The death of a 23-year-old city man in a hit-and-run involving an off-duty police officer sparked a march from the victim’s home to city hall on Tuesday evening.
Almost 200 people marched from Jaquill Fields’ North 6th Street home to the site where police officer Jose Urena, 30, allegedly struck the victim and his brother last Tuesday, before marching to the city hall.
“He left him like a dog on the street,” said Dorothy Felton, an aunt of Fields, speaking in front of the city’s governing body, describing the action of the police officer.
Urena allegedly hit Fields (pictured) and his brother Ameem with his car as they were walking from home at about 8:25 p.m. last Tuesday, said Kenyatta Stewart, attorney who is representing the family. He wondered why Urena was not charged with vehicular homicide in the case.
The off-duty police officer allegedly left the scene of the accident leaving Fields to die, said his family. A large number of Fields’ family, friends, and neighbors filled the city council chambers to demand justice in the case. And an even larger number remained outside braving the rain.
Stewart said he knew there’s not much the council could do, but he urged them to do what they have in their power to accomplish which is to install a stop sign on North 4th or 5th and Temple Streets. He said motorists often speed up and down the hill that is Temple Street which, he said, has very few stop signs or lights.
The attorney mentioned the case of Randolph Waddy, a Garfield man, who was struck by a vehicle operated by two city auxiliary police officer on nearby North 1st Street in 2012. After impact the two volunteers did not stop to administer aid, but left the scene of the accident. Waddy later died from the crash.
“We’re not here to bash police,” said Stewart. “Either he [Urena] was a vicious thug or he panicked.” He said there may be a lack of objectivity from the Passaic County Prosecutor’s Office which investigated the incident in conjunction with the city’s police.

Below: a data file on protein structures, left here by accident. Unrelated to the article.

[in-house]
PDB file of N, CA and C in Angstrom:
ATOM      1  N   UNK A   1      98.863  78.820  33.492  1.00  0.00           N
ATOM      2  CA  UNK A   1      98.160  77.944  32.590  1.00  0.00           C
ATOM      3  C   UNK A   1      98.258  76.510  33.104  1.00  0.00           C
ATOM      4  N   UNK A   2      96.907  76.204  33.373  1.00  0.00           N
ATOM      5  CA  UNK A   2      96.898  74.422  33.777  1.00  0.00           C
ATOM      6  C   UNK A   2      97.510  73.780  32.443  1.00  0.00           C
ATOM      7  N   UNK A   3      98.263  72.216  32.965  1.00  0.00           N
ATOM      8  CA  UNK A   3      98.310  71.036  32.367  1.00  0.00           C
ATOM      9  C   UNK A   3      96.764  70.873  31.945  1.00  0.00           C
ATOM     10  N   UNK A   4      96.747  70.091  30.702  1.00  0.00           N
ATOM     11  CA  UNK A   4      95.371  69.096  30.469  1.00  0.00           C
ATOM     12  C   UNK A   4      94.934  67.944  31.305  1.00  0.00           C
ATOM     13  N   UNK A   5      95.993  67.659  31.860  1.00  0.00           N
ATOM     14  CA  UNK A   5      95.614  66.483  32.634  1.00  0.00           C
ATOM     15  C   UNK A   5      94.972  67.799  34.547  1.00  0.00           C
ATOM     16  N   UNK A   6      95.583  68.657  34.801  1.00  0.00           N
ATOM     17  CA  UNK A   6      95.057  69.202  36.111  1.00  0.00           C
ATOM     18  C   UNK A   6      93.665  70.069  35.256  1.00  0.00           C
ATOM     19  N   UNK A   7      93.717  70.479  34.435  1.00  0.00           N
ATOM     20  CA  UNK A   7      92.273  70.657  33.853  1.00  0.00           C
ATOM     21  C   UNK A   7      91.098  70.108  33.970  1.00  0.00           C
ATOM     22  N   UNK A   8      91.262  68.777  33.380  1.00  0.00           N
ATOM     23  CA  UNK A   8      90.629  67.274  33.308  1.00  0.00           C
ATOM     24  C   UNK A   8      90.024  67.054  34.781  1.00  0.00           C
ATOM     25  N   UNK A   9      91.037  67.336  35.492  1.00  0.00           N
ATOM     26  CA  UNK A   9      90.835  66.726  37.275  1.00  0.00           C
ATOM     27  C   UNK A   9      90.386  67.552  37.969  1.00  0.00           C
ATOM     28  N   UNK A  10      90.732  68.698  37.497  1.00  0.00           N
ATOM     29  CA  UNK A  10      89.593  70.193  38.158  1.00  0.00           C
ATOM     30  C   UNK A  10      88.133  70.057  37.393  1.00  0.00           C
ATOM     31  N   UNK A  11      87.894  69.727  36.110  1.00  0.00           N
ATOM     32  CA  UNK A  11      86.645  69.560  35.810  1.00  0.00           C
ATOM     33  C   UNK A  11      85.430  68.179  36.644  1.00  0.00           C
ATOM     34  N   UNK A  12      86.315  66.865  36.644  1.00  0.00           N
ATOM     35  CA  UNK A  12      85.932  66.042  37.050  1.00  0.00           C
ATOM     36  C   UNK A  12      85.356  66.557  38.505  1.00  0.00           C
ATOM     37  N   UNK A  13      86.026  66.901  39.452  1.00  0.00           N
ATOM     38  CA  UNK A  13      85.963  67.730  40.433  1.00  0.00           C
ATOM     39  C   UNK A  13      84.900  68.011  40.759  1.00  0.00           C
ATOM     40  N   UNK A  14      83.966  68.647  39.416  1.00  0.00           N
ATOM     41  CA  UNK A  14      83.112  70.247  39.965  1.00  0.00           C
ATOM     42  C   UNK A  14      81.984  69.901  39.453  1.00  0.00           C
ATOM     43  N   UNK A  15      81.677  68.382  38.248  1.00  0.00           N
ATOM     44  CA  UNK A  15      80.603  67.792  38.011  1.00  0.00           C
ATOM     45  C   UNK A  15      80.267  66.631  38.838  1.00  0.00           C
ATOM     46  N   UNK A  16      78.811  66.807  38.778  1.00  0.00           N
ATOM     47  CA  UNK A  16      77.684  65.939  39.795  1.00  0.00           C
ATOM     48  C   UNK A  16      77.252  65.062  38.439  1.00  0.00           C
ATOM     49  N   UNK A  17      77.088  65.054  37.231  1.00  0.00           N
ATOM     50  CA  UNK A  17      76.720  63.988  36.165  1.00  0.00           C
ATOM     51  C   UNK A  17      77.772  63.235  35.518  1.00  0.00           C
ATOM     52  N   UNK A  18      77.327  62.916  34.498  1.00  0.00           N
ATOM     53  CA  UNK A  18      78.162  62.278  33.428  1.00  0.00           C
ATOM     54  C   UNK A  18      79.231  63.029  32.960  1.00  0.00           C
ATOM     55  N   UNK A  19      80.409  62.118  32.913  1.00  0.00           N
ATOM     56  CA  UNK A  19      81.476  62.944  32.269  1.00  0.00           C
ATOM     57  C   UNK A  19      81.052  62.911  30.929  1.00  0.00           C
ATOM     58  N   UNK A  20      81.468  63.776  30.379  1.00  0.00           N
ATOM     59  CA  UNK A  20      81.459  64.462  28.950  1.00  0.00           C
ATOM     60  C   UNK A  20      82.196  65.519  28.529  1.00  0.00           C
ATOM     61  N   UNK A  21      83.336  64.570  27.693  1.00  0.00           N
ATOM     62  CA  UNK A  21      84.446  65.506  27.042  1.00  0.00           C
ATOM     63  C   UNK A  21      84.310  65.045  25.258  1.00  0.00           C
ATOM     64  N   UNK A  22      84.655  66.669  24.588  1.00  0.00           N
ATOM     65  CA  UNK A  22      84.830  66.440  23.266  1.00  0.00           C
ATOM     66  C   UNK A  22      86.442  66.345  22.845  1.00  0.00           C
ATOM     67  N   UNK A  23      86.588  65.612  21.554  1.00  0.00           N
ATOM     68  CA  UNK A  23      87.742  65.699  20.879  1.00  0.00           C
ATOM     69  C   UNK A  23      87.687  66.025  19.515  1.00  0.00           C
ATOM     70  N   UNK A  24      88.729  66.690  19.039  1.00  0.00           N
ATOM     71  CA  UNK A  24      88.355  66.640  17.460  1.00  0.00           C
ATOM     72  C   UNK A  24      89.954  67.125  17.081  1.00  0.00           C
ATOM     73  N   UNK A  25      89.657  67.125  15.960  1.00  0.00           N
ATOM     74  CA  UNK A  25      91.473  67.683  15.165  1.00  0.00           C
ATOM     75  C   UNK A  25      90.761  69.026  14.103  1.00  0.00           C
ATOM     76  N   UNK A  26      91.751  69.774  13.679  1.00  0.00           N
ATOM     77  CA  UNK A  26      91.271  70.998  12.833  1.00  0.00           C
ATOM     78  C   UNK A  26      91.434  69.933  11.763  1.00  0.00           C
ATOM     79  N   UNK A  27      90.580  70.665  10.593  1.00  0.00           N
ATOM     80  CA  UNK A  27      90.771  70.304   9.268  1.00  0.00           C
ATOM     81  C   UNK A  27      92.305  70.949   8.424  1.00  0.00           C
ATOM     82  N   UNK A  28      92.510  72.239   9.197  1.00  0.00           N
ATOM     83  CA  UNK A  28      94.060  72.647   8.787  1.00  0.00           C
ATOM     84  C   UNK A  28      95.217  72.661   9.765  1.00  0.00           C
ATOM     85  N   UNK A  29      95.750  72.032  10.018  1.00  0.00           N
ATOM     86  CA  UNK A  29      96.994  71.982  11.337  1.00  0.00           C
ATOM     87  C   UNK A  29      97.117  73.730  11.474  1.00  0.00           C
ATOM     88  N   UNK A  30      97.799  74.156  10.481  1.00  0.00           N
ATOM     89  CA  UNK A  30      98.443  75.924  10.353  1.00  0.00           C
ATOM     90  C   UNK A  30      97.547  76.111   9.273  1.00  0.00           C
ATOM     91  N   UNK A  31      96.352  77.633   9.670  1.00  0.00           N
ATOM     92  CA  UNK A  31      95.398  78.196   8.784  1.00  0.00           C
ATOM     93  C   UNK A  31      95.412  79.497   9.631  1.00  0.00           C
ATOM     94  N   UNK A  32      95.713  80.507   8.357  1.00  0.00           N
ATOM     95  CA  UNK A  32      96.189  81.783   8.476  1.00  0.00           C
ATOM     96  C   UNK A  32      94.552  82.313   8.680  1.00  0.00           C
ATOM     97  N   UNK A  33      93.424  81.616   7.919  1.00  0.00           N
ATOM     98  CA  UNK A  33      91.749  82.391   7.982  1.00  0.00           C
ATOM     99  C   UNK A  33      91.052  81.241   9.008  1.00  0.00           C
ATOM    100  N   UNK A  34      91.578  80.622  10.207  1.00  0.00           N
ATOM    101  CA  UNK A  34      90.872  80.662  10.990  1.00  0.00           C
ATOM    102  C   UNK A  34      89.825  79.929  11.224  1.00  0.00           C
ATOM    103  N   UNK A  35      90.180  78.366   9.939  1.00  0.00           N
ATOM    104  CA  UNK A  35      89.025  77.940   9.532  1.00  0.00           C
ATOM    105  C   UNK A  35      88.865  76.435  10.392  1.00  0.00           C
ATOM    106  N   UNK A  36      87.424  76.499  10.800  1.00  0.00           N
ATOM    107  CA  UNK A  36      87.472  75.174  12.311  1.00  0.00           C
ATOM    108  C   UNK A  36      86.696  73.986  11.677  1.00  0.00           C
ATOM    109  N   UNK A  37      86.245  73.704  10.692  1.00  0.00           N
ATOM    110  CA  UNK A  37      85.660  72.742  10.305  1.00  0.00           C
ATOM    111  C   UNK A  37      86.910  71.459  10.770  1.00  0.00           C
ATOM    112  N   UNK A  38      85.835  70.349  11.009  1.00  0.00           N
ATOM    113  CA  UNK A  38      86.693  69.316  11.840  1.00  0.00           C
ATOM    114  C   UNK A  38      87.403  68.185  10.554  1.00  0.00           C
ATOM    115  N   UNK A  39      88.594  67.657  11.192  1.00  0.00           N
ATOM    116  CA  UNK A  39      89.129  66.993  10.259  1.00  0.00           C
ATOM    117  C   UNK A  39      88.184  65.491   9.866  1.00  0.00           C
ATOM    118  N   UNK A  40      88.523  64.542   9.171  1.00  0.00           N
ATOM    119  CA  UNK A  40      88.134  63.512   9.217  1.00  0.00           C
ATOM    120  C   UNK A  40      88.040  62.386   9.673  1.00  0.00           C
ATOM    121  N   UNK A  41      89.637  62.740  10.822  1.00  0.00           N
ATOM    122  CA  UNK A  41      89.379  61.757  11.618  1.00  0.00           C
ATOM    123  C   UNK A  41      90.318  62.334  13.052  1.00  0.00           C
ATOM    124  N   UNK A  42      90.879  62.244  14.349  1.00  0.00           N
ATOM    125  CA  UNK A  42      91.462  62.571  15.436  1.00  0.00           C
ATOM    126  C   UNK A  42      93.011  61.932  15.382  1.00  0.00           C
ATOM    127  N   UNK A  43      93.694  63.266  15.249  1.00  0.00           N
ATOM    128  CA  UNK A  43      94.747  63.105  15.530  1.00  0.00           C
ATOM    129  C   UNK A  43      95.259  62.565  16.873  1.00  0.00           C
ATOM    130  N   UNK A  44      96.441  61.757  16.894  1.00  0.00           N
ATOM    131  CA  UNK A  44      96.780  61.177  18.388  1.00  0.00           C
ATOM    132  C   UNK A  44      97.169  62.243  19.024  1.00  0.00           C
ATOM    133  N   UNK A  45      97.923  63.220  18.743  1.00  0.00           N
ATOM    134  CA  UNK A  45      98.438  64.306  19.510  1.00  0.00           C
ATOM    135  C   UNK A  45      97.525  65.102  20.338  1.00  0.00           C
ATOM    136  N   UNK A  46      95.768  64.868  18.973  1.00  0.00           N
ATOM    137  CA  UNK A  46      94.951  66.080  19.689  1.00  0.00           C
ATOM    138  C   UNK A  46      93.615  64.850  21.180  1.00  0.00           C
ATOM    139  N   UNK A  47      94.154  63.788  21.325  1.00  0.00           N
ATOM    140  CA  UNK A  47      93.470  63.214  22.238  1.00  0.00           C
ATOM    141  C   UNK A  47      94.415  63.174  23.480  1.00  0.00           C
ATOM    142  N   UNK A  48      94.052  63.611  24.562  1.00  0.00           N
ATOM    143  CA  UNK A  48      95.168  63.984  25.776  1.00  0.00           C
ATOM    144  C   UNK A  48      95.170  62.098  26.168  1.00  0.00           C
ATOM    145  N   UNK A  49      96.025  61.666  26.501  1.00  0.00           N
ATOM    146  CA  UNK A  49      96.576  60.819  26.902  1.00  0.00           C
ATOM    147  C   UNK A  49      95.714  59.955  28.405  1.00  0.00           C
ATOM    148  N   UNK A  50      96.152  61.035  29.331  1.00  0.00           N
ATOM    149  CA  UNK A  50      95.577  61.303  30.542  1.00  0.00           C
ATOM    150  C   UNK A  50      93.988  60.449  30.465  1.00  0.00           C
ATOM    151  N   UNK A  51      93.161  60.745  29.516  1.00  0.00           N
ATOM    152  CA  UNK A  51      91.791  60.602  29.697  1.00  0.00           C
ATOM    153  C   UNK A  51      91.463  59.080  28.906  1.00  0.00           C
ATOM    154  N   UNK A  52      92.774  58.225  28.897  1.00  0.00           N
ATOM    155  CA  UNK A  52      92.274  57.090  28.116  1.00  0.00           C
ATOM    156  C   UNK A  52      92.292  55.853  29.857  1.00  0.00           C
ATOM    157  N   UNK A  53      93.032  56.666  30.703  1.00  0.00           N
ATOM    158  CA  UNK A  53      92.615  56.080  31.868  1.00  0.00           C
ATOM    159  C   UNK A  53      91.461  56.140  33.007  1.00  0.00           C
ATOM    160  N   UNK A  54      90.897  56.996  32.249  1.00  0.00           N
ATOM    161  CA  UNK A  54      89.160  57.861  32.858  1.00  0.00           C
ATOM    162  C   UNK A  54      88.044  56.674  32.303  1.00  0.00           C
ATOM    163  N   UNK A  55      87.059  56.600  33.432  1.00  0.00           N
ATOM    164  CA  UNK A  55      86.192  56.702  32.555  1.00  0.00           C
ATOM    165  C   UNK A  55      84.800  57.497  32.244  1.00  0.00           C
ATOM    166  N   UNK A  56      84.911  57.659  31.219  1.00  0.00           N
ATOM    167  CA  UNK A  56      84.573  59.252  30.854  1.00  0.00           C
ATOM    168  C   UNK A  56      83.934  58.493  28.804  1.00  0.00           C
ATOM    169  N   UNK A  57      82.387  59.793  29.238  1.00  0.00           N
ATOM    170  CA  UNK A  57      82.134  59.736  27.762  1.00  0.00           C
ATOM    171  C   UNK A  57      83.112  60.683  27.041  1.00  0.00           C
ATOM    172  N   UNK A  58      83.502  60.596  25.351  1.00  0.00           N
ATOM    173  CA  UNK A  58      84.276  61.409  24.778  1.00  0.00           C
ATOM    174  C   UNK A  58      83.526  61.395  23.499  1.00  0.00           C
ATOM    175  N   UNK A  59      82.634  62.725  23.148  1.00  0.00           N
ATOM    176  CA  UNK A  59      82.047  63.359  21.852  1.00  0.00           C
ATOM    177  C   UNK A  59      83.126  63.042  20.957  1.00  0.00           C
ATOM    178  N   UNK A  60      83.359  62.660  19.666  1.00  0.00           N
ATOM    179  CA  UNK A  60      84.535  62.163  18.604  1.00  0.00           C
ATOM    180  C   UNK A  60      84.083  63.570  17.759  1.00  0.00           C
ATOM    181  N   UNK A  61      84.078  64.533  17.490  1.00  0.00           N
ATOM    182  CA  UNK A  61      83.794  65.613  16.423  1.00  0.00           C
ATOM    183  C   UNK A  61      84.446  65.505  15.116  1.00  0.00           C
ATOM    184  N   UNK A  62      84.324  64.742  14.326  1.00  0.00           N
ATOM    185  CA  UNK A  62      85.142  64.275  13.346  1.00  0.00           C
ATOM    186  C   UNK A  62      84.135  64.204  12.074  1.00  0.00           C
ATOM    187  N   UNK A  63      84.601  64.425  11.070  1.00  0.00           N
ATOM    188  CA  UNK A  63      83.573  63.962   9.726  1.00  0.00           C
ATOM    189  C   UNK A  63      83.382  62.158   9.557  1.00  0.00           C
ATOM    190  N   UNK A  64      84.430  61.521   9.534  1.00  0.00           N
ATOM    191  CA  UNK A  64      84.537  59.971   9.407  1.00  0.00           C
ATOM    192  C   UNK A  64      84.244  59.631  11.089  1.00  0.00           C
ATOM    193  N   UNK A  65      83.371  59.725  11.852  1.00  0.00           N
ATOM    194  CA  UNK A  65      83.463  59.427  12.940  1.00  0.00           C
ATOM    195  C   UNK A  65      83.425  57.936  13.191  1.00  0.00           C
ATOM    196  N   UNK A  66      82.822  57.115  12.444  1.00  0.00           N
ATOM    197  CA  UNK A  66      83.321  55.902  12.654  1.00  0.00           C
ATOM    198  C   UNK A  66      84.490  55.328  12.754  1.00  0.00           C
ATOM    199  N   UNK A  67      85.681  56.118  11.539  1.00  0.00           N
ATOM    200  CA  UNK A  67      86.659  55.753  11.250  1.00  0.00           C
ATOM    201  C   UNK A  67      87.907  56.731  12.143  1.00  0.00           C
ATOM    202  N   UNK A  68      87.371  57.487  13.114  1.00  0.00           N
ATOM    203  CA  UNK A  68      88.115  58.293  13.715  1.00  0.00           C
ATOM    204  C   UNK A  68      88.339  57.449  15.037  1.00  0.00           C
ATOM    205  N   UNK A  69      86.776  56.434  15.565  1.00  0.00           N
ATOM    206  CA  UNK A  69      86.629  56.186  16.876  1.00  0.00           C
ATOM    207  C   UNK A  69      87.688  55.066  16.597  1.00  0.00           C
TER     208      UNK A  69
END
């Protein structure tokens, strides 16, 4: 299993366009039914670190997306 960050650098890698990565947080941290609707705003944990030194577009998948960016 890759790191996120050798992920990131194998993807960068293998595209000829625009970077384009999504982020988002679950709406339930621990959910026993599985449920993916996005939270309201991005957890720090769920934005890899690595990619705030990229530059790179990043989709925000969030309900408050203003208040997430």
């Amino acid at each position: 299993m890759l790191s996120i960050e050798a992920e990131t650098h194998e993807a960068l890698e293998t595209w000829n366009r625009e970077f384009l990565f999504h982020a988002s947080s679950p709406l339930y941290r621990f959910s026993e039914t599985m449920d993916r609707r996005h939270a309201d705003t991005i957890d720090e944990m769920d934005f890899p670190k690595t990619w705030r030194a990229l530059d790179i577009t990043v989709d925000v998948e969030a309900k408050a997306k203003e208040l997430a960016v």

Stewart said city police officers and prosecutor’s detectives often work hand in hand which may have prevented them from properly charging one of their own. He said he will write a letter to get the case transferred to another jurisdiction to prevent any conflict of interest.
About half-dozen speakers took to the podium, mostly family members of the victim, urging harsher punishment for Urena.
Sabrina Clyburn, another of Fields’ aunt, raised questions about Urena’s bail amount: $50,000 with 10-percent option. On Wednesday morning, the day after the incident, the off-duty police officer posted bail following an arraignment on charges of leaving the scene of an accident.
Clyburn attended the court proceeding the day after her nephew was killed. “He showed no remorse,” she said.
Some family members thought the bail was too low and Urena was able to free himself by posting $5,000. “That’s what a life costs five-thousand dollars?” asked Felton.
Urena has been working for the city’s police department for six years. He was suspended without pay after the incident, according to police director Jerry Speziale.
Clyburn expressed anger at Urena being described as a hero in news reports for an act of heroism where he went inside a burning building and saved three babies. “He’s not a hero,” she said. “He’s a coward.”
Fields’ girlfriend, Dymeeshia Johnson, 20, and his sister Mi’Yahna Robinson, 13, were present at the council chamber. Fields and Johnson have a two-year-old boy together who is now fatherless.
He went home to his family, said Clyburn, but Fields could not. “We want answers, my sister wants closure,” she said.